When Jessie looked up Jenny Sullivan was standing next to her.
“Mr. Muller would like to see you in his office.”
A sense of panic flooded through Jessie.  In all the years she had worked for the laundry service she had never been asked to go to the boss’ office.  Whatever Mr. Muller had to say was relayed to the staff through memos Jenny pinned on the notice board in the cafeteria.  There was only one occasion when Mr. Muller wanted to see an employee in person … to fire that employee.
But why he would want to fire her?  Jessie had no idea.  She was never late, she was dependable and she was good at her job. 
She cast a worried glance at Betty, who looked just as worried.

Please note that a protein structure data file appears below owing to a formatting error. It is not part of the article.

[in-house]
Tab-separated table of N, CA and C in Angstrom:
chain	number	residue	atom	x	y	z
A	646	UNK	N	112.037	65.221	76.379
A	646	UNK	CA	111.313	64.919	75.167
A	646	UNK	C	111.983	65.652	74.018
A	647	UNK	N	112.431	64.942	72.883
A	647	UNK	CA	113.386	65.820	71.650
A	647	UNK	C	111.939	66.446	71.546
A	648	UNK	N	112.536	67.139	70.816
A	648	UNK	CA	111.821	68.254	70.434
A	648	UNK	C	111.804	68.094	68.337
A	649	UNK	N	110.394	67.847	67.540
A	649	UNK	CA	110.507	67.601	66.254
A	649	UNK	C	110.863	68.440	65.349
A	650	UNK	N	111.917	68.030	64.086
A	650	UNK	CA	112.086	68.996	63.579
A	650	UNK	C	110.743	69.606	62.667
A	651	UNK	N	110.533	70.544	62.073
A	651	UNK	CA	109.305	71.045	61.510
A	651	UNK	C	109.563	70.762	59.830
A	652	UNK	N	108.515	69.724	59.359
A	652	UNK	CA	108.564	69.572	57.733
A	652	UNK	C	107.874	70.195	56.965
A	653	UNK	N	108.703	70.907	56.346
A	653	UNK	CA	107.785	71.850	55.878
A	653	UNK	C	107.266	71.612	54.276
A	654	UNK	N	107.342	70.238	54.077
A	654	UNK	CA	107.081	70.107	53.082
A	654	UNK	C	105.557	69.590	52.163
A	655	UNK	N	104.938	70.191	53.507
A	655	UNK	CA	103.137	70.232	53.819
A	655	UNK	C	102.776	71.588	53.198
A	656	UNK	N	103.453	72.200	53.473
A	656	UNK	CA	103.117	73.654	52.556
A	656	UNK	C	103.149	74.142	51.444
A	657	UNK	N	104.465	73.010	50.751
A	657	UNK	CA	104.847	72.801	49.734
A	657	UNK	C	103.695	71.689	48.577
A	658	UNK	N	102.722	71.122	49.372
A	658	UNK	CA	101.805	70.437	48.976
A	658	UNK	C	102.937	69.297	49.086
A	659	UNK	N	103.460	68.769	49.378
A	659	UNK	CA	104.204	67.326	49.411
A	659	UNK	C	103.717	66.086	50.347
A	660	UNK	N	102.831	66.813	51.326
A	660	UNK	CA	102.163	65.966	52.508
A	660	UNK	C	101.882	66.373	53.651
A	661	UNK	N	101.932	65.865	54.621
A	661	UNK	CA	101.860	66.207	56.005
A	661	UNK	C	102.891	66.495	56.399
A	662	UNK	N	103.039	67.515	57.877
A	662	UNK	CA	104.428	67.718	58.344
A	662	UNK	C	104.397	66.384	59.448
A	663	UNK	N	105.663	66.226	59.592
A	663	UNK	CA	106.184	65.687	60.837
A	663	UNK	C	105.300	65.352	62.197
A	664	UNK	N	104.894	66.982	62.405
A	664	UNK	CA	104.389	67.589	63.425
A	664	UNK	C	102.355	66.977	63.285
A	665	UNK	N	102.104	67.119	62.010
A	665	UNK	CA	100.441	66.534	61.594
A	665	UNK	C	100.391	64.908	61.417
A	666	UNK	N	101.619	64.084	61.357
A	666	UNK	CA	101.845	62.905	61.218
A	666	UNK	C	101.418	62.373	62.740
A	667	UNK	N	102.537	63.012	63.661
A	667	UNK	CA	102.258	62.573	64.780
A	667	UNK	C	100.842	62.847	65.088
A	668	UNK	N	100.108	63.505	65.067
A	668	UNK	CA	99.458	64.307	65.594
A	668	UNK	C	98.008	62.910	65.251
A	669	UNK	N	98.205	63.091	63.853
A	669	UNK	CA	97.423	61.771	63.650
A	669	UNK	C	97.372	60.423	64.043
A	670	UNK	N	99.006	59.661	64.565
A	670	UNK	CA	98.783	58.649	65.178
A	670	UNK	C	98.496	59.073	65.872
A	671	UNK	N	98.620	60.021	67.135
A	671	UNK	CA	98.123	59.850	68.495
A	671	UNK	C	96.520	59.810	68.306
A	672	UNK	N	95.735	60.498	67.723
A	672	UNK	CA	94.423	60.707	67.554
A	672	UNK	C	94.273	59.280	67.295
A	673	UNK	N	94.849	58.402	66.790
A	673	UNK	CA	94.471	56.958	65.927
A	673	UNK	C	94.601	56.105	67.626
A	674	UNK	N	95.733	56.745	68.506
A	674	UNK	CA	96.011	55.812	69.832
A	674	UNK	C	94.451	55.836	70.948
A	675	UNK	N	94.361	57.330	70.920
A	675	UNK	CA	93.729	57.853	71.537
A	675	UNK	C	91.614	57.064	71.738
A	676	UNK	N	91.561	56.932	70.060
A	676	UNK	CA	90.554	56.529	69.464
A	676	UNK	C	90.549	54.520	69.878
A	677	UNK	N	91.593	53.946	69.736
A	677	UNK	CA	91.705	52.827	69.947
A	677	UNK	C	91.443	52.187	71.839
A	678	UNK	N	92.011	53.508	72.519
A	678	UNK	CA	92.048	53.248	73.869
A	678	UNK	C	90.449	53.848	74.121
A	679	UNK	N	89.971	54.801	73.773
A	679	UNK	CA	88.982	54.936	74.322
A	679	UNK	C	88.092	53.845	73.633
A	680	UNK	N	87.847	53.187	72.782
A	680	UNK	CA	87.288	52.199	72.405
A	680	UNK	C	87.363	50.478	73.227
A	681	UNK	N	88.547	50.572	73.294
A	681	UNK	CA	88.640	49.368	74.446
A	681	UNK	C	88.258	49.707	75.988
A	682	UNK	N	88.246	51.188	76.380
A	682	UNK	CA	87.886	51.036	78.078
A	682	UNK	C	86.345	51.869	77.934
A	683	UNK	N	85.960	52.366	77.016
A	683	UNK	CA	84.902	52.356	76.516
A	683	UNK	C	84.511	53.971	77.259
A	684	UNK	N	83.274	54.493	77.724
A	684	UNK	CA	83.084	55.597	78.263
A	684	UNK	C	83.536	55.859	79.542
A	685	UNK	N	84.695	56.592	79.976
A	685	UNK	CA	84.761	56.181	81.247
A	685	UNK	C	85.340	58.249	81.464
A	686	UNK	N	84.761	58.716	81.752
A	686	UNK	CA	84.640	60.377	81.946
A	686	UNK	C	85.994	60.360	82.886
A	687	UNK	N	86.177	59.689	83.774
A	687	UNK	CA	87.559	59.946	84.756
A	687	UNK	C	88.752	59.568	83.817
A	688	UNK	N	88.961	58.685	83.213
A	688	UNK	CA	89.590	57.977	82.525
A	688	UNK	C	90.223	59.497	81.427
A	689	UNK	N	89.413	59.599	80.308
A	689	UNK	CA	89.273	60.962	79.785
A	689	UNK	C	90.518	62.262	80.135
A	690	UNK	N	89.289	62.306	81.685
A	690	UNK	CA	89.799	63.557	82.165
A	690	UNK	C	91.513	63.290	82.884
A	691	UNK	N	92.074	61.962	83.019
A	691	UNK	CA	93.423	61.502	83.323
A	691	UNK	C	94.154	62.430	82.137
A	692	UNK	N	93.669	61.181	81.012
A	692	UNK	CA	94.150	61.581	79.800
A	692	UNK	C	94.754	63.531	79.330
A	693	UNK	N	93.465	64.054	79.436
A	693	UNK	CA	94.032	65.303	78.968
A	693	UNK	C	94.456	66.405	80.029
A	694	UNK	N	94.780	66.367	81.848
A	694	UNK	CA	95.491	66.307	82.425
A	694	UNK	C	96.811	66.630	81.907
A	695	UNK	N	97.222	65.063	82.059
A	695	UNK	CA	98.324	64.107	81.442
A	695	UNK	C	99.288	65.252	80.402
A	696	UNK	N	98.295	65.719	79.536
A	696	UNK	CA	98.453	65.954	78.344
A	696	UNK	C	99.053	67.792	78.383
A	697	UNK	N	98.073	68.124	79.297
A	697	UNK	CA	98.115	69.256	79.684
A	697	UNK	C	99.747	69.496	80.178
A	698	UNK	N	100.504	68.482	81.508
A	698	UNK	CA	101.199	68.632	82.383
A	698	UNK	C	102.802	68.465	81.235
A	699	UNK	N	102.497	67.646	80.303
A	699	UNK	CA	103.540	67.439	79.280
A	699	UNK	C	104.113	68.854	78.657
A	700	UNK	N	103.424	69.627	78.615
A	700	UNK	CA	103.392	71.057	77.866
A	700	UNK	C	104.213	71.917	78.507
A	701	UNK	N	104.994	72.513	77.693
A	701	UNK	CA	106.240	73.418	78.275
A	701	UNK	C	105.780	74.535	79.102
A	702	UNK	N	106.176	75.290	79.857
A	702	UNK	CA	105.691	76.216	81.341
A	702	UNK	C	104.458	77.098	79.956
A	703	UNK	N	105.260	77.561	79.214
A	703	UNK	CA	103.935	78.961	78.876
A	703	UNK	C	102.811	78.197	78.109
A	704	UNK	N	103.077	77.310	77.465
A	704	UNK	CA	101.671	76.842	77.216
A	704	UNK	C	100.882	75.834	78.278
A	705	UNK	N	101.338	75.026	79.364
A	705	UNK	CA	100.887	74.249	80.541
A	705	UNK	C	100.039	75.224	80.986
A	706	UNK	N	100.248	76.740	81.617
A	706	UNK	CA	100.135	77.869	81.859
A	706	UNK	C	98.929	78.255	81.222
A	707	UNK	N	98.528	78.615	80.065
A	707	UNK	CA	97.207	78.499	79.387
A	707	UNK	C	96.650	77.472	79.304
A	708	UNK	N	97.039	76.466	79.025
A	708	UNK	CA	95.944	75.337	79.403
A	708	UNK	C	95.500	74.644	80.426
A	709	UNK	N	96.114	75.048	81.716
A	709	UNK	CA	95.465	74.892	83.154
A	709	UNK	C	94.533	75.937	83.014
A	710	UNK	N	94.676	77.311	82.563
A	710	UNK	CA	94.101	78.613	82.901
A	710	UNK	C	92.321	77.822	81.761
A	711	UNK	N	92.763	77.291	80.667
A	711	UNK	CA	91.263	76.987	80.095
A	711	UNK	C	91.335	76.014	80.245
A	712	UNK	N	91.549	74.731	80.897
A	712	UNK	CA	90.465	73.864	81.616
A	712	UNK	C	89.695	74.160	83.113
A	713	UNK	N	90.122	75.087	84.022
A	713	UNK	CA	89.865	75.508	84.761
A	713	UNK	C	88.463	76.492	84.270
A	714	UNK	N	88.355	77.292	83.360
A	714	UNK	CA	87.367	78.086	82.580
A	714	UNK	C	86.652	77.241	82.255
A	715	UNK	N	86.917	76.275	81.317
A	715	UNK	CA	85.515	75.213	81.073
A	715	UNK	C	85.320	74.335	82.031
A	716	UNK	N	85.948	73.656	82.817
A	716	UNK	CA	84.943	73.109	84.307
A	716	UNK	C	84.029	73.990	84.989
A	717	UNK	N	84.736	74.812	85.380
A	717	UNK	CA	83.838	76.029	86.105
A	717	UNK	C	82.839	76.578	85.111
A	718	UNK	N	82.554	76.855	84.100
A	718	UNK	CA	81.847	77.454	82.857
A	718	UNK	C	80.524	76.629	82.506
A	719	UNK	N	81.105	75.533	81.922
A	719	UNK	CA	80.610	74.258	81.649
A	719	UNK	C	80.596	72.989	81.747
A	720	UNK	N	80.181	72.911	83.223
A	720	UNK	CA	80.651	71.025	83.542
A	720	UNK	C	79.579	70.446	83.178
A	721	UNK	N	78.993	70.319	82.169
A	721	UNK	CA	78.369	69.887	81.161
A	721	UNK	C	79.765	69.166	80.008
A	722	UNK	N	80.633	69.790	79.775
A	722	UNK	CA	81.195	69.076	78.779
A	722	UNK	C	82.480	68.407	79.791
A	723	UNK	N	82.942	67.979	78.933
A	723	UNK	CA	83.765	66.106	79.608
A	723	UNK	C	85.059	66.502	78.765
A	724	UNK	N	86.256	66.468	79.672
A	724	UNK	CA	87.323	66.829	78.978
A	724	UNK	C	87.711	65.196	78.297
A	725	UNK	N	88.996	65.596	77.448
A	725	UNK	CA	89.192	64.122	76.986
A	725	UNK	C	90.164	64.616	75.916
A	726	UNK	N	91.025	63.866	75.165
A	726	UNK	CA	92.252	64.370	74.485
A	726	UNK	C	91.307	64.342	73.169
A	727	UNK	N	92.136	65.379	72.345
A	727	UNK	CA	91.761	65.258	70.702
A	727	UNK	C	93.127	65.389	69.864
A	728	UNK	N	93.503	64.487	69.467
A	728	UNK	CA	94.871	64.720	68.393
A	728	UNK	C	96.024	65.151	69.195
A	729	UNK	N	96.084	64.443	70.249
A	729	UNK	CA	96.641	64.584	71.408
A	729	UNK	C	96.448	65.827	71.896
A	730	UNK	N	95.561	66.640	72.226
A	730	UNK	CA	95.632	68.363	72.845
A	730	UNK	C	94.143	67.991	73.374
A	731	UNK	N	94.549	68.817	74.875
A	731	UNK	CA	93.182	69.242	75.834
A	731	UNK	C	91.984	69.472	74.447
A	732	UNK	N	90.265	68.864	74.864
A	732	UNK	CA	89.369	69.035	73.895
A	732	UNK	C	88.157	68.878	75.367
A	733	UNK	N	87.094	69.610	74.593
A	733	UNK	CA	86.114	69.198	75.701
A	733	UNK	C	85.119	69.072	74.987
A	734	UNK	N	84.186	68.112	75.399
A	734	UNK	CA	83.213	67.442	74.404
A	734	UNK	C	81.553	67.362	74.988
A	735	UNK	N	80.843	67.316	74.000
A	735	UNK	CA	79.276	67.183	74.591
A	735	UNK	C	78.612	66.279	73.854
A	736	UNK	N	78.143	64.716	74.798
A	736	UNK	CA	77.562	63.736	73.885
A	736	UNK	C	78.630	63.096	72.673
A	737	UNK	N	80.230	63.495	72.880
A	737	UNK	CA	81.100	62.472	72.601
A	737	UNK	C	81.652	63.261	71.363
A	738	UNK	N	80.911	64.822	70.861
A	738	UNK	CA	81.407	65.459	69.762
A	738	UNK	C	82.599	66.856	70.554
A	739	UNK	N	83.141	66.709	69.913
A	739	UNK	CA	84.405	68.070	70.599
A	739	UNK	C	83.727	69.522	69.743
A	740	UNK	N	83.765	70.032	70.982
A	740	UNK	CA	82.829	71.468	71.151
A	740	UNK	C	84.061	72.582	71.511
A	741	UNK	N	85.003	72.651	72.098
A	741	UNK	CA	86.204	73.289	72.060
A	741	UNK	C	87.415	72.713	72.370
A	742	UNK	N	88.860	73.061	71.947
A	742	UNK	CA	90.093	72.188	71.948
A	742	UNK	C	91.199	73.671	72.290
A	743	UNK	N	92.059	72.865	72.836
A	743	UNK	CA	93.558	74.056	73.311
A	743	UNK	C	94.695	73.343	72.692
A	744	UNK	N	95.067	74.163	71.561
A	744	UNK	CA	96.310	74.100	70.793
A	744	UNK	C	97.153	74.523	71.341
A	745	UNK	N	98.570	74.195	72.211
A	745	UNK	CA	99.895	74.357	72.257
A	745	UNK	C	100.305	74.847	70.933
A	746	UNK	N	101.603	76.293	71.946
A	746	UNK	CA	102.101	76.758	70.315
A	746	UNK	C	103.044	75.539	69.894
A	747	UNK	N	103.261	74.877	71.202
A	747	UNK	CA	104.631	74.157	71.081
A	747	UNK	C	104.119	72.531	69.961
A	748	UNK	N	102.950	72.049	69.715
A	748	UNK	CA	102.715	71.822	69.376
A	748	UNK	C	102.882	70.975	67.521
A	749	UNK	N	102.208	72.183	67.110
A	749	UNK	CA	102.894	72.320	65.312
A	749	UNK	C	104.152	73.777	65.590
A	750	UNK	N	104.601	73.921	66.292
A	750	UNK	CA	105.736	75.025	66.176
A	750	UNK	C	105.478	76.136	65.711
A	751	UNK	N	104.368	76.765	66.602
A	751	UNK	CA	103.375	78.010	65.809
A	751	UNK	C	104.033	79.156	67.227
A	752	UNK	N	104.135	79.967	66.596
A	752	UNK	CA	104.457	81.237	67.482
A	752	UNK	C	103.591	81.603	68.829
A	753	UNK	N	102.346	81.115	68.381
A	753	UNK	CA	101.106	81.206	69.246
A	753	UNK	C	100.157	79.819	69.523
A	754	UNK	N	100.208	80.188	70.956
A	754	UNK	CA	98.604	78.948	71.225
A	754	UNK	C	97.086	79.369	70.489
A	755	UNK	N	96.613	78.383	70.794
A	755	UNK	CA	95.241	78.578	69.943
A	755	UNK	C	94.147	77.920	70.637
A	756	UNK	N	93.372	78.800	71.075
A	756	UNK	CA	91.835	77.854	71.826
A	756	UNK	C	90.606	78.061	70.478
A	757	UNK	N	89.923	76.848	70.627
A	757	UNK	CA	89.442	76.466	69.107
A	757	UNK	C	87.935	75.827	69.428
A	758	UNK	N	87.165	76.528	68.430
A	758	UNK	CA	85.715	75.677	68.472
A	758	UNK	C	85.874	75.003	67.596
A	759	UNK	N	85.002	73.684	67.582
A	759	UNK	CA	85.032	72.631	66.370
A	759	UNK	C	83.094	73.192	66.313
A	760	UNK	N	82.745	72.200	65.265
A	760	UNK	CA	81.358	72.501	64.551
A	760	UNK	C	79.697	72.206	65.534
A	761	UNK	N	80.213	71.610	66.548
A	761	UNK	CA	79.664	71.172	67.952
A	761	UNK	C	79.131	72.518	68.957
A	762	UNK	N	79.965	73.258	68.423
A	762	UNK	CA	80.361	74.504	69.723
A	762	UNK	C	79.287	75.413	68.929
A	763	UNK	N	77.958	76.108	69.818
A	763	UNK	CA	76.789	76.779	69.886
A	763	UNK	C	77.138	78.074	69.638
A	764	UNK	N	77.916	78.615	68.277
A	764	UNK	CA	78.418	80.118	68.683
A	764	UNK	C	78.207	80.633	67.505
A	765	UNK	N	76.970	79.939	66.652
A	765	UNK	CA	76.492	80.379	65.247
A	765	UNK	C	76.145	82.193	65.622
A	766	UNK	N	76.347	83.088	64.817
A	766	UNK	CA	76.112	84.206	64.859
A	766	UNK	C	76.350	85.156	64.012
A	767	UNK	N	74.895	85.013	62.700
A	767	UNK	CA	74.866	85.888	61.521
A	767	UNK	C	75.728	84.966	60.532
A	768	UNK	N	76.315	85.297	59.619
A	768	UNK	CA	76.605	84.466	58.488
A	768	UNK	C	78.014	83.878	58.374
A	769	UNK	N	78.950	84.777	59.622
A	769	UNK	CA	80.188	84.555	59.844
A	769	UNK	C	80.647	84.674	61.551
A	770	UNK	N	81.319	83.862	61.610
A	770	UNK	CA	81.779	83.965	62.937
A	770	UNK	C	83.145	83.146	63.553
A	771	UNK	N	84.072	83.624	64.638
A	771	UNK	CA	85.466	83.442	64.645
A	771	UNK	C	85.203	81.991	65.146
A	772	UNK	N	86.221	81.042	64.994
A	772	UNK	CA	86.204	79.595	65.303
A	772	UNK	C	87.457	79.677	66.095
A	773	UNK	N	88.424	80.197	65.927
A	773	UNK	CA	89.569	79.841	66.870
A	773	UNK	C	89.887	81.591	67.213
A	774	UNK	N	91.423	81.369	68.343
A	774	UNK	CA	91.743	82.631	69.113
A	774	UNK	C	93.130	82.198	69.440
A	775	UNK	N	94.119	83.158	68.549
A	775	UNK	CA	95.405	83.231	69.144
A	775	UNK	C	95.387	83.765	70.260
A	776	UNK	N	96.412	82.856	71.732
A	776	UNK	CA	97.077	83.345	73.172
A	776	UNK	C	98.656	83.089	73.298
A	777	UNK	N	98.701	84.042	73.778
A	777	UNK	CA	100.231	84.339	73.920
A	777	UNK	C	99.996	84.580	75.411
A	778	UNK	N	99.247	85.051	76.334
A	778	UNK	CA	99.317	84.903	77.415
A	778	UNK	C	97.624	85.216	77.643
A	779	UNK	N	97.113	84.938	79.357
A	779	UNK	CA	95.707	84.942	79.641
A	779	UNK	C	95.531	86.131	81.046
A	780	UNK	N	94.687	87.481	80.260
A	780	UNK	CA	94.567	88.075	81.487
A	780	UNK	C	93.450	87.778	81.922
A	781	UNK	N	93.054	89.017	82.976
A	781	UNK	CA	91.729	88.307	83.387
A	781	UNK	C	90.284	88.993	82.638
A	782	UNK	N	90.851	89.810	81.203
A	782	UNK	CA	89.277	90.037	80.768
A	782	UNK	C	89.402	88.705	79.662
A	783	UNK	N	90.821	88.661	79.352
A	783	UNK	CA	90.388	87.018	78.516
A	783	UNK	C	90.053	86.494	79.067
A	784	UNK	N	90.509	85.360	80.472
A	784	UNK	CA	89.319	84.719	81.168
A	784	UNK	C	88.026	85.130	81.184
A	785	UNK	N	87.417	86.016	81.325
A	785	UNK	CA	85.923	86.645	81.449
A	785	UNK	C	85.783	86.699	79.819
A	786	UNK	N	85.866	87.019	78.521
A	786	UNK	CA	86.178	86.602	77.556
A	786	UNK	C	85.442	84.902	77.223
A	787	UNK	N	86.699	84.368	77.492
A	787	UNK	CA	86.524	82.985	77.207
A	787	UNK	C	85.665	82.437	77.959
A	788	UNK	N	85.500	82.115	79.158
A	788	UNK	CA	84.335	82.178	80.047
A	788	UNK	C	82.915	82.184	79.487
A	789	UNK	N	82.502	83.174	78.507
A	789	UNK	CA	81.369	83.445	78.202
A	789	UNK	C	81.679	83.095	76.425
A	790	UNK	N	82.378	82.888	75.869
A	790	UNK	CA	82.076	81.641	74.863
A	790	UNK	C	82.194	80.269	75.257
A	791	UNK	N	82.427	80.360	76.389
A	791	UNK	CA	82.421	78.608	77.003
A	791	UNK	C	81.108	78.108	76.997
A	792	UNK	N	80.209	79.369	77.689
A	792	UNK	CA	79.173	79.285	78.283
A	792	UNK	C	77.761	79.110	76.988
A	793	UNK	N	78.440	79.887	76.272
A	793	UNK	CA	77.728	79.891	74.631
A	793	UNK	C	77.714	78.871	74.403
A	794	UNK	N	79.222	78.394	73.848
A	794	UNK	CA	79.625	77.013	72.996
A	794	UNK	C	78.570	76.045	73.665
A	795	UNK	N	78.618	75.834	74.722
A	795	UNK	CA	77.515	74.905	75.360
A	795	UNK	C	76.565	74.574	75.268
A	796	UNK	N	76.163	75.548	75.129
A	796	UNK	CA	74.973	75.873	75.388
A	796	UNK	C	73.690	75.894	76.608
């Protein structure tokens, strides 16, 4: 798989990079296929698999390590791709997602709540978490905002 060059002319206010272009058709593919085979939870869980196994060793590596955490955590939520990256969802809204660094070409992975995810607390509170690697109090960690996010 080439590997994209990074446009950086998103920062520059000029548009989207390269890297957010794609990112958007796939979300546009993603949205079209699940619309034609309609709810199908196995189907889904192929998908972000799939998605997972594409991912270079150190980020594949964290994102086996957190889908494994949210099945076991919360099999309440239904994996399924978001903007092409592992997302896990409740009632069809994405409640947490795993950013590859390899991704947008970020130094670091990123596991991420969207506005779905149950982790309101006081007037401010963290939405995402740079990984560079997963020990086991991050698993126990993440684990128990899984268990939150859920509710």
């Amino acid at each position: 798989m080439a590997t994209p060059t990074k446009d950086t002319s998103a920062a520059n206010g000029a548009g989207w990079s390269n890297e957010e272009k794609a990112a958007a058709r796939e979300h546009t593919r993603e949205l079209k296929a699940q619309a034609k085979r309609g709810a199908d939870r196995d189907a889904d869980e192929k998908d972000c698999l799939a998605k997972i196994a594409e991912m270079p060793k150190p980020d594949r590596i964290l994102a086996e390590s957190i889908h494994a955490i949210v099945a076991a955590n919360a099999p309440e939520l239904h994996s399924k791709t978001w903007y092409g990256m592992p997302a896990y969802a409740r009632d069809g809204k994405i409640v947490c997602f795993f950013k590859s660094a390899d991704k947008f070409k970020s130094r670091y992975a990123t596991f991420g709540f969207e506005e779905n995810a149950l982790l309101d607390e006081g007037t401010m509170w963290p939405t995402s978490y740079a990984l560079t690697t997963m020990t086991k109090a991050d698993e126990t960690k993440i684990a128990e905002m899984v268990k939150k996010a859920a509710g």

Trembling Jessie got off her chair and followed Jenny up the stairs to the first floor where the offices were located.
“Wait here,” Jenny instructed when they arrived at her office.  “Have a seat please.”
Jenny stepped into the adjoining office and closed the door.  Jessie sat down and looked around her.  So this was Jenny’s office.  Somehow she had pictured it a little bit more glamorous.  It had cream coloured walls, dark brown furniture and a threadbare brown carpet.  The only things that livened up the place a bit were two green potted plants on the windowsill, a pink teddy bear next to Jenny’s computer and a red picture frame on the desk.  But the office was bright with sunshine and Jessie thought how wonderful it must be to have natural light all day; to see the sun and the sky, the rain and the snow.  In the laundry in the basement they worked with harsh white tube lights and had no idea what the weather was like.
“Jessie, Mr. Muller will see you now.”
The door of the adjoining office had opened and Jenny motioned Jessie to step inside.
Jessie didn’t want to go in.  She had the feeling that no good would come of this meeting.